It seemed to take an age to fill Cromwell Lock – it is enormous and Indigo Dream seemed quite lost and alone in the vast chamber.

With the light waning, we pressed on to Muskham Ferry and this time we moored easily – there was no wind and the river had next to no flow. We tied our centre ropes a little differently so that we wouldn’t be troubled by their creaking overnight. The pub had stopped serving food so I made a quick pasta and we took our supper up to the pub garden to eat. We had a pleasant evening and got chatting to some friendly locals – it made for a late night but we’d had a much more eventful day than we’re used to and a few beers seemed in order 🙂

Photoblog:

Lincoln scene (2)....

Lincoln scene (3)....

Lincoln scene (4) - the city was heaving...

Lincoln Scene (5) - this street is called "Steep Hill"...

Lincoln Scene (6) - built before the plumb bob was invented?

Lincoln scene (7) - cathedral full of light...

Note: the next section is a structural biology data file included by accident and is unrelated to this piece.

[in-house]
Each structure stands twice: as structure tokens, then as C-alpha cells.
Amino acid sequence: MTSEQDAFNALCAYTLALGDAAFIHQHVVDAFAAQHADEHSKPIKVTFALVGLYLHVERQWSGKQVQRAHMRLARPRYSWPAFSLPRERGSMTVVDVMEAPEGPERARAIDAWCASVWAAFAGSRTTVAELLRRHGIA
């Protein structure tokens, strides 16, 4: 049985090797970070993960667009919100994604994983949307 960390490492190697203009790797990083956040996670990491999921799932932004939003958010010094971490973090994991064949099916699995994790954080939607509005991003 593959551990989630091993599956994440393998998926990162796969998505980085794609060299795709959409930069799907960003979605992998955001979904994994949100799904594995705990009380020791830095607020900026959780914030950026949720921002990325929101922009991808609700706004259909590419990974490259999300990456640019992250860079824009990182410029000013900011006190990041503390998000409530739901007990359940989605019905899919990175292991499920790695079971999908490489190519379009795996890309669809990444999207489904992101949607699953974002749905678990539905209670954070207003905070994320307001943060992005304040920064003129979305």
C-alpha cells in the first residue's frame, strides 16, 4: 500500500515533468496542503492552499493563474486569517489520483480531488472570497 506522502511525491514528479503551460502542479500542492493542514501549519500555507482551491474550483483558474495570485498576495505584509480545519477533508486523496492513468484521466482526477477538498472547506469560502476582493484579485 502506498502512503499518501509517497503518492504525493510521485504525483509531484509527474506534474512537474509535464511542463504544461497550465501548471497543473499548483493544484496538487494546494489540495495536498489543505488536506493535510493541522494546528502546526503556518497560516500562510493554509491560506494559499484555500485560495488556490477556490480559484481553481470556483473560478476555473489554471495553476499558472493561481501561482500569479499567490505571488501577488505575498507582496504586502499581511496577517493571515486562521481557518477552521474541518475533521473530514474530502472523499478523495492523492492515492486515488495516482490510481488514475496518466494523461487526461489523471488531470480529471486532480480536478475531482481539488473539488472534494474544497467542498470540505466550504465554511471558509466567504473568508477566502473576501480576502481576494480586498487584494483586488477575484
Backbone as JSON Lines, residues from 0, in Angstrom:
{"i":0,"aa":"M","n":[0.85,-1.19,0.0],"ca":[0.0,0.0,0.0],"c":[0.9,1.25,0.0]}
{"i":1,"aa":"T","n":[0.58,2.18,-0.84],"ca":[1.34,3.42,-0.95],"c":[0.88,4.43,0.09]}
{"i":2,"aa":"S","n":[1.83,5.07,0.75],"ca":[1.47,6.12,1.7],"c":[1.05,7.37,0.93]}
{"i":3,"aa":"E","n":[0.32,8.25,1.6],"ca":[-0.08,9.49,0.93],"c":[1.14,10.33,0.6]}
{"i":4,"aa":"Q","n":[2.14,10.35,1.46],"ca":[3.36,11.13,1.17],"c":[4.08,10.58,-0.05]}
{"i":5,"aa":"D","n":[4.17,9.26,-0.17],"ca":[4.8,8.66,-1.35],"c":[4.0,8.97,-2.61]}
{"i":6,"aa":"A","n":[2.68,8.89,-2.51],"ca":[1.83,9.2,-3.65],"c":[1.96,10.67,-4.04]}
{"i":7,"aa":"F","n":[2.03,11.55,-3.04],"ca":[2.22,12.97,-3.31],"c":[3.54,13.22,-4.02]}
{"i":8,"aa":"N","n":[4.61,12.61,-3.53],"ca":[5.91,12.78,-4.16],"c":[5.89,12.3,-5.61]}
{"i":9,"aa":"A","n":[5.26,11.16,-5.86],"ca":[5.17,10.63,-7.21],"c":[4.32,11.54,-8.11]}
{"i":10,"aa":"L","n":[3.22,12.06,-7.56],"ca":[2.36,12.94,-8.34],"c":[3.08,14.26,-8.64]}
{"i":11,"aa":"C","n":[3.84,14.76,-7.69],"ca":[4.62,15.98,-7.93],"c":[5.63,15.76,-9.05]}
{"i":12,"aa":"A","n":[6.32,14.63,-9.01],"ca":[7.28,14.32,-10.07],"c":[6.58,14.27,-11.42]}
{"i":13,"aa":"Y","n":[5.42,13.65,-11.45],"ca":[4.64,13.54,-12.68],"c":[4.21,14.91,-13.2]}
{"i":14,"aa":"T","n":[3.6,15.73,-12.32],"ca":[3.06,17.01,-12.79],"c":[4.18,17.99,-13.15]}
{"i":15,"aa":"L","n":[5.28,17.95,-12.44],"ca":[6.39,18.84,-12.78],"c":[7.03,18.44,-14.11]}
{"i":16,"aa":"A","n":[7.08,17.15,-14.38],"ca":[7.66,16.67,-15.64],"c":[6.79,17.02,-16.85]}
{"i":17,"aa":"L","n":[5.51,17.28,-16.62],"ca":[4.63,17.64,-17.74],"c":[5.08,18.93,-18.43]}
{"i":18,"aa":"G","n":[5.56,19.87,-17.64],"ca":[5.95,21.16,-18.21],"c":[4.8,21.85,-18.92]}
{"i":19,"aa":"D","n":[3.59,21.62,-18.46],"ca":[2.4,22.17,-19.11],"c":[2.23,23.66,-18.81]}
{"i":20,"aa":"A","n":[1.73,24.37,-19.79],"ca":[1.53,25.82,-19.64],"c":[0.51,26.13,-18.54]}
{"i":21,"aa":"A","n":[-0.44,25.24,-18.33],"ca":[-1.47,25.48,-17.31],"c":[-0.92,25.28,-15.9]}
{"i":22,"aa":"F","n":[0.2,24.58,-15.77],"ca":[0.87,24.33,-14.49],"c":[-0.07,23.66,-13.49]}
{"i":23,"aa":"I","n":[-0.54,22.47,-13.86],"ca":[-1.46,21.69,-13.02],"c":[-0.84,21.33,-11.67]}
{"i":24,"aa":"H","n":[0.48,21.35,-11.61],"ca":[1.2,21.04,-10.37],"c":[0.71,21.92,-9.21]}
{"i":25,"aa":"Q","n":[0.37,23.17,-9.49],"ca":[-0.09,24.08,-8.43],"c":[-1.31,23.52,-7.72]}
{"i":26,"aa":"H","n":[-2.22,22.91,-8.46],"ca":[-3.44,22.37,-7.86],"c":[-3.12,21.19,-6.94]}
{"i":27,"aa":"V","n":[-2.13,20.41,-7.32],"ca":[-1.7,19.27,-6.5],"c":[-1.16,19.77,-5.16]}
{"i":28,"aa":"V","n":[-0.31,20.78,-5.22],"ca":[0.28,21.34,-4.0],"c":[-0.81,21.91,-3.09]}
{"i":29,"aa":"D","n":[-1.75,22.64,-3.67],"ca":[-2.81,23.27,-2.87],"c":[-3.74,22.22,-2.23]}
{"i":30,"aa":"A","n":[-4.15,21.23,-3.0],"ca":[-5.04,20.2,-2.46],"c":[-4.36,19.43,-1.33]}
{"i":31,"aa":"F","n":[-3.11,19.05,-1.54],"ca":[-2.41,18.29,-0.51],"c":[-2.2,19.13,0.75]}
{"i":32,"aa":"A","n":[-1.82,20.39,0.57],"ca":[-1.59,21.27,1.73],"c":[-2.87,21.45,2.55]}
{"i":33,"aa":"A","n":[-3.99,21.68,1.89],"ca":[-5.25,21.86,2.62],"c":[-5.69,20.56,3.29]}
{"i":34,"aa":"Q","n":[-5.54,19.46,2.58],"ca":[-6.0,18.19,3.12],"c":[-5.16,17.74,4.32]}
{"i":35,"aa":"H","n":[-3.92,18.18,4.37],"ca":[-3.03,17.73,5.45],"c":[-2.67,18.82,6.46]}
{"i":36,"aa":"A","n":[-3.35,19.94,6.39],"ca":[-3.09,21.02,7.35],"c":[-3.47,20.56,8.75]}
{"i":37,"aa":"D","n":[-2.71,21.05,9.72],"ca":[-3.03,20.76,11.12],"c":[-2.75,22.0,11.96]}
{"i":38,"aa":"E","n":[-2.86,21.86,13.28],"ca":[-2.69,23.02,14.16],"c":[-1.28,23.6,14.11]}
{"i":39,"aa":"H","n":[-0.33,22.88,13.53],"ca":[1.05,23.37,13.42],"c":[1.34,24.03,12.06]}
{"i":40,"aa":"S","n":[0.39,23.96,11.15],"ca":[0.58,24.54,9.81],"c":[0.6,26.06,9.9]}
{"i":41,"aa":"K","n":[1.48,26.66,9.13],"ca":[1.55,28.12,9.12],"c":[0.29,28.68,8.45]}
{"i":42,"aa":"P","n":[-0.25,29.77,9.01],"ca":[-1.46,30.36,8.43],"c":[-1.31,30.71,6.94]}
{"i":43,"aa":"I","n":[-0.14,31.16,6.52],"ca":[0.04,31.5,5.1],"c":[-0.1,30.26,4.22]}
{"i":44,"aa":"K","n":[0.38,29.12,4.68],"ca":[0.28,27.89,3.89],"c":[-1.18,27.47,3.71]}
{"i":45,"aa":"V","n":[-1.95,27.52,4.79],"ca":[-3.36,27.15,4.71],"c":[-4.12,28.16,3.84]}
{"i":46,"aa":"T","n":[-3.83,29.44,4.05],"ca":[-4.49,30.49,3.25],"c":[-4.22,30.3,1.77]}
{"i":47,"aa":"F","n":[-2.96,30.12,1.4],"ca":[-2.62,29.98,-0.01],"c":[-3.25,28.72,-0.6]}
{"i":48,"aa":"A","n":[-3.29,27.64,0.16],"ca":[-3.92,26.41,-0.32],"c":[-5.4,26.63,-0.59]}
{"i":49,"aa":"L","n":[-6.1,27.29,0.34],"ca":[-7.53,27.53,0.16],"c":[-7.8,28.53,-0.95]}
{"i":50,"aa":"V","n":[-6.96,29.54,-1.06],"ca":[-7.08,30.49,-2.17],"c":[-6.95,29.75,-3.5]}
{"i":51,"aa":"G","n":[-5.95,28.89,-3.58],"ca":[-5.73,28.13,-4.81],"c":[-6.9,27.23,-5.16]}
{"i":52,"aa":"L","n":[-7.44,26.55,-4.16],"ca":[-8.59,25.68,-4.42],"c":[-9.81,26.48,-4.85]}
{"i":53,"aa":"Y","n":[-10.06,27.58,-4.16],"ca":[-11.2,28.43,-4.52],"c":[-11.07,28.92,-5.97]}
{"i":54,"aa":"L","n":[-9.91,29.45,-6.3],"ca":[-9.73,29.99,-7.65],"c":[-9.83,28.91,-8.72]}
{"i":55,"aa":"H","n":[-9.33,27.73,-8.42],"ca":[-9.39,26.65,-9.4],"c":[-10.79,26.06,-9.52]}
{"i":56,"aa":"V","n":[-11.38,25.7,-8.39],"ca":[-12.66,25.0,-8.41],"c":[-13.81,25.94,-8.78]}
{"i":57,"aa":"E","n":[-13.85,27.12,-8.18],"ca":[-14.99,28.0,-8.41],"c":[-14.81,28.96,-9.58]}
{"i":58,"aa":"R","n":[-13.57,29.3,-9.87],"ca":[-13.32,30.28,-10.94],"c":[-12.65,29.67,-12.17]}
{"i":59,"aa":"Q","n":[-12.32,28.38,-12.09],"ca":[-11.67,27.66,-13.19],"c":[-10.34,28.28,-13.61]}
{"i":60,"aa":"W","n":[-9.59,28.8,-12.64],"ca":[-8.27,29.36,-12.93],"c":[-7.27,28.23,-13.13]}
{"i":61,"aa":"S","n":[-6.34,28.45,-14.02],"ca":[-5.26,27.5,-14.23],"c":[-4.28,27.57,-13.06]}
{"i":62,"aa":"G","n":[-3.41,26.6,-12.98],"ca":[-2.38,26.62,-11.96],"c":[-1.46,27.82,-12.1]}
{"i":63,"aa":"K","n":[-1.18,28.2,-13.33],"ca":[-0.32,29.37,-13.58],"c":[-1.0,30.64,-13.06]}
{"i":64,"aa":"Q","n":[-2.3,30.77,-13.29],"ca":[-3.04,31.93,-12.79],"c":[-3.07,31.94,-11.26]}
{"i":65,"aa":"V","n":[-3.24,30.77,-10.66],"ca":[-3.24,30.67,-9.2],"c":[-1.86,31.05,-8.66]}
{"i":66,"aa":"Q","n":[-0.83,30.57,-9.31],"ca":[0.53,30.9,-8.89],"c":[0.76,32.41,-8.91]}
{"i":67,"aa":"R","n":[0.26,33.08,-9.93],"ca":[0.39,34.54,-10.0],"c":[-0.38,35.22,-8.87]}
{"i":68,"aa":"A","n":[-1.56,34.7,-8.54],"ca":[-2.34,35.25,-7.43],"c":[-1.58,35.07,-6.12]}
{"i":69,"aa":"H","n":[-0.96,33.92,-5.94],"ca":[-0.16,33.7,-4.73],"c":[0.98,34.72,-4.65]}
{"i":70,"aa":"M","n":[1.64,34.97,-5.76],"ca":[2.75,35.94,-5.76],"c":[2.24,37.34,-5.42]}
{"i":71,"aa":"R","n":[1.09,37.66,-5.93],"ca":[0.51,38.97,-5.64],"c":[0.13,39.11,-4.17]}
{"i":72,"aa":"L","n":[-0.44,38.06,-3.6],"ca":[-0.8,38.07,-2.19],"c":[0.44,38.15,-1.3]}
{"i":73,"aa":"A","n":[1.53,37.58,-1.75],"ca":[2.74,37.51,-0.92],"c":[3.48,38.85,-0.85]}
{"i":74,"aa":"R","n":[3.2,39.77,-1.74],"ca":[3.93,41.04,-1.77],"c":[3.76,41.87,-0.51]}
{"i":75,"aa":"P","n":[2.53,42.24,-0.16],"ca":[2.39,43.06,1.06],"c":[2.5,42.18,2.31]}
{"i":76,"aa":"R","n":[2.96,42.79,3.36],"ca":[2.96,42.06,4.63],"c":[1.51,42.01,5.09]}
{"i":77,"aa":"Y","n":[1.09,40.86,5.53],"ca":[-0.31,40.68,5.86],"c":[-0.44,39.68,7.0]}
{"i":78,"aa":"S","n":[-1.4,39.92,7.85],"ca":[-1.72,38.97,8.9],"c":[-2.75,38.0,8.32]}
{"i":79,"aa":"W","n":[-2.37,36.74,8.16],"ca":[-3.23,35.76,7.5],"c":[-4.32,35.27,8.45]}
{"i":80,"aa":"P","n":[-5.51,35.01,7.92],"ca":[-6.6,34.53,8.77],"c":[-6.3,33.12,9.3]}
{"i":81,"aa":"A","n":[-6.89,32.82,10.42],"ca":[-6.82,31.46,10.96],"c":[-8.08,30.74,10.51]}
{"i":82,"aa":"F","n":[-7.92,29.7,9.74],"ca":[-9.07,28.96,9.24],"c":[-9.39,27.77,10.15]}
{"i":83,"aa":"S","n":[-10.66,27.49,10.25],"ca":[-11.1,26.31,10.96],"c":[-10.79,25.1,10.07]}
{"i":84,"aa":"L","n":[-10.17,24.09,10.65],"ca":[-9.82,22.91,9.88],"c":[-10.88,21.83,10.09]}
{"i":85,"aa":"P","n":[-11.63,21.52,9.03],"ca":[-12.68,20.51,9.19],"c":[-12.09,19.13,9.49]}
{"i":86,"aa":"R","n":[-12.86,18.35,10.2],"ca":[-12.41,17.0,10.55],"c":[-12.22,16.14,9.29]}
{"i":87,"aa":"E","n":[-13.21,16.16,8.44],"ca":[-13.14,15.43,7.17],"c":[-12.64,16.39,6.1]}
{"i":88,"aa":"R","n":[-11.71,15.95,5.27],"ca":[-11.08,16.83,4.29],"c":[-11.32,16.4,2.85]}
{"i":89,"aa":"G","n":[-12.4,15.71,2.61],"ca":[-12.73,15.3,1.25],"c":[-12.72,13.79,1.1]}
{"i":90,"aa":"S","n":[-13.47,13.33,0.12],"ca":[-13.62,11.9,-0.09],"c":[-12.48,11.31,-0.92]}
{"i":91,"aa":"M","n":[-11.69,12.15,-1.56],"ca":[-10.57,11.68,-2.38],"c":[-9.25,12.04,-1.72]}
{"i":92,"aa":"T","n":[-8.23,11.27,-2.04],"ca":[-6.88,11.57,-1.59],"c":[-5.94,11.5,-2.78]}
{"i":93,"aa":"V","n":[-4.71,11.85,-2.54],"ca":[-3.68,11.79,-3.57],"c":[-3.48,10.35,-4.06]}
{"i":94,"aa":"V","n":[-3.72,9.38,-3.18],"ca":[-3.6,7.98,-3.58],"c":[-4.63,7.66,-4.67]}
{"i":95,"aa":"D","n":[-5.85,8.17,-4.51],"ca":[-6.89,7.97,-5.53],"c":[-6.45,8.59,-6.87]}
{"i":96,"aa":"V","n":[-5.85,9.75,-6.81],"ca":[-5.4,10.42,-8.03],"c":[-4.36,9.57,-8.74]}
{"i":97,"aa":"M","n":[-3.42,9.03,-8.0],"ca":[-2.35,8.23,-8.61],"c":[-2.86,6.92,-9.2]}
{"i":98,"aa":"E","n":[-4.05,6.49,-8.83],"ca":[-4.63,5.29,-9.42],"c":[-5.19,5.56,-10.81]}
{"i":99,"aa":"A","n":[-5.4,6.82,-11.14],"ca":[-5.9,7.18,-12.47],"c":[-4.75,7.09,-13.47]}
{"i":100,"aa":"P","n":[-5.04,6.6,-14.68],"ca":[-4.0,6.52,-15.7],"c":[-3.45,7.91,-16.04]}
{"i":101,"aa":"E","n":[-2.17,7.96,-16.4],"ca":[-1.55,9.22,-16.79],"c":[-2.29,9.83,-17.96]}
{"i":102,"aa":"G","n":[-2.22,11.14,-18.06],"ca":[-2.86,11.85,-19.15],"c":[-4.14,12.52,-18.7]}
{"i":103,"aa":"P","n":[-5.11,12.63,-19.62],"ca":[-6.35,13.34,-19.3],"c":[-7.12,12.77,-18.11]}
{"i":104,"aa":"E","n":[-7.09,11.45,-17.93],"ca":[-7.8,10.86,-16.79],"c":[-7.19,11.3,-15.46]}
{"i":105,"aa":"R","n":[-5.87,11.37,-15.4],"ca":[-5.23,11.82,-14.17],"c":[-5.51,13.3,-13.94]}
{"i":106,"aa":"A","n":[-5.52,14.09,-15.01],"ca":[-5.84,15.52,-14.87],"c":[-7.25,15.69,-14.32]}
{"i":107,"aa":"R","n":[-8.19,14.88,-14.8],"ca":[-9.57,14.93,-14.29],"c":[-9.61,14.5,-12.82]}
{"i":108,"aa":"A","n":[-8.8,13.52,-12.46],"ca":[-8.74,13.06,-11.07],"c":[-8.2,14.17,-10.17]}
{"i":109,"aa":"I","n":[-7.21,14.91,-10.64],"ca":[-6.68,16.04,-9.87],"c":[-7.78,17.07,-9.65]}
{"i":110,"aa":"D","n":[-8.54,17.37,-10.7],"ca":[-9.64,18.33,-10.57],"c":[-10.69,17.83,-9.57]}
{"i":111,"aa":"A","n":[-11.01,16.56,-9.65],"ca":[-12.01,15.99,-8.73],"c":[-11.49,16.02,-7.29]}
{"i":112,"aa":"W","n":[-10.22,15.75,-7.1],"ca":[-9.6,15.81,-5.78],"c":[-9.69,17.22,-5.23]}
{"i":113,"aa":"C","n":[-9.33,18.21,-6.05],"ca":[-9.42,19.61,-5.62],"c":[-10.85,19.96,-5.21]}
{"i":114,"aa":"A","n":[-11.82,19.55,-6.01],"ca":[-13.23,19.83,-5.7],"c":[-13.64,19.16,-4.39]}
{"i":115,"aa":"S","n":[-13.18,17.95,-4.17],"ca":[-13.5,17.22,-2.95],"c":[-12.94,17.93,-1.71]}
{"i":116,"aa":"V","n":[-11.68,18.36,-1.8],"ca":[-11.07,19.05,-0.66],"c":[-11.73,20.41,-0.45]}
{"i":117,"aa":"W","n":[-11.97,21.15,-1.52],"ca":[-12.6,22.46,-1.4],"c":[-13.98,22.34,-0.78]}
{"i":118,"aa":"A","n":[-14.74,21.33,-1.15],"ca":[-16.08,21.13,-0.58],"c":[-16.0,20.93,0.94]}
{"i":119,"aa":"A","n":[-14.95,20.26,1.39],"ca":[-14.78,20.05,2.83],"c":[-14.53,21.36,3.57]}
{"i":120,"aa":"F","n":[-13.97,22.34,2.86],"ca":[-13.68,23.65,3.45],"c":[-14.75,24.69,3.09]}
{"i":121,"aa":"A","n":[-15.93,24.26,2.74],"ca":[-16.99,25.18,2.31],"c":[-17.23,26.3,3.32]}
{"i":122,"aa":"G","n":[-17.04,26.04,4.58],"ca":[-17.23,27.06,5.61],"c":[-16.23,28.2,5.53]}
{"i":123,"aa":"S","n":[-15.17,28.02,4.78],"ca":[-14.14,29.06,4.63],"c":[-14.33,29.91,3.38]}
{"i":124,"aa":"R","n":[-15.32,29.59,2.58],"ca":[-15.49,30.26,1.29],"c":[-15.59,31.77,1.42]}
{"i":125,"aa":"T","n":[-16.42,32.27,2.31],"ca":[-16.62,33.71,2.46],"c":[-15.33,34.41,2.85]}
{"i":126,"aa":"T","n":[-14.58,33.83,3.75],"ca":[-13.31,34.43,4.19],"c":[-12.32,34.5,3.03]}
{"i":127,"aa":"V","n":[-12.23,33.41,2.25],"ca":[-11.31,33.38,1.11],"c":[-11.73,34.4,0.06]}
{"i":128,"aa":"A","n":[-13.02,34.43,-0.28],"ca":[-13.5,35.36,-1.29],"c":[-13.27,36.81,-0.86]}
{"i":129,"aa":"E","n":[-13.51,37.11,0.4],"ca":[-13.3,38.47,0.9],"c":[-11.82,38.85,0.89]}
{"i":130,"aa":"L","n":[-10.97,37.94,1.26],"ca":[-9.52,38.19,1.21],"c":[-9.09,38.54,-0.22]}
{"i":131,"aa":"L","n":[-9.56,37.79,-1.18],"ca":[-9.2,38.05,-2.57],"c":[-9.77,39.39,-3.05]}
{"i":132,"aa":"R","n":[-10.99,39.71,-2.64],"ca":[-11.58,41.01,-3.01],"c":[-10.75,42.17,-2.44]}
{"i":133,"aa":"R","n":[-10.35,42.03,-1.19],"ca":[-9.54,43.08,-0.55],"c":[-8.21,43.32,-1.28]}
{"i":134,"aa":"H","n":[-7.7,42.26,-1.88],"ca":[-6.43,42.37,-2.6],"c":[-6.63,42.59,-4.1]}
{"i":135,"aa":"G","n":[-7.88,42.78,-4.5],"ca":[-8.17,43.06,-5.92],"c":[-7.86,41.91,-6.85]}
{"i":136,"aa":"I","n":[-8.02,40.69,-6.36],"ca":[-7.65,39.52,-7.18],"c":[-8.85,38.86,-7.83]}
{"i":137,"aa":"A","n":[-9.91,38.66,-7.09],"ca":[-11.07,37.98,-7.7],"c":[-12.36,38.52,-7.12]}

Lincoln scene (8) - the castle..

Fossdyke navigation: the deer ramps are well signposted but you can see in the photo that they are made up of a jumble of rocks - not at all what I expected...

Tidal Trent: House overlooking Laleham Reach - stay near the centre of the river here!

Tidal Trent: We took lots of photos - it was such a novelty to be sharing the water with waterskiers!

Tidal Trent: Dunham moorings....

Tidal Trent: Locals demonstrating the correct technique for meeting oncoming gravel barges...

Tidal Trent: maybe we take the tideway too seriously - these guys are having great fun...

Tidal Trent: Marnham boat club moorings - might come in useful...

Tidal Trent: Look out for these variations on the water - shallow waters are sometimes smoother - there's a submerged island here....

Tidal Trent: Old gravel wharf with associated sunken barges...

Tidal Trent: Crepuscular rays - there was a good explanation of their science on Radio 4's "questions questions" this week!

Tidal Trent: Aground? No, just fishin'....

Tidal Trent: Useful depth gauge!

Tidal Trent: Don't fancy that mooring....

Tidal Trent: Tributary?

Tidal Trent: AWACS planes are a common sight around here...

Tidal Trent: Working wharf - most barges stop here but they sometimes turn upstream so it's still worth keeping a look-out...

Tidal Trent: Note the mooring bollards set at three different heights...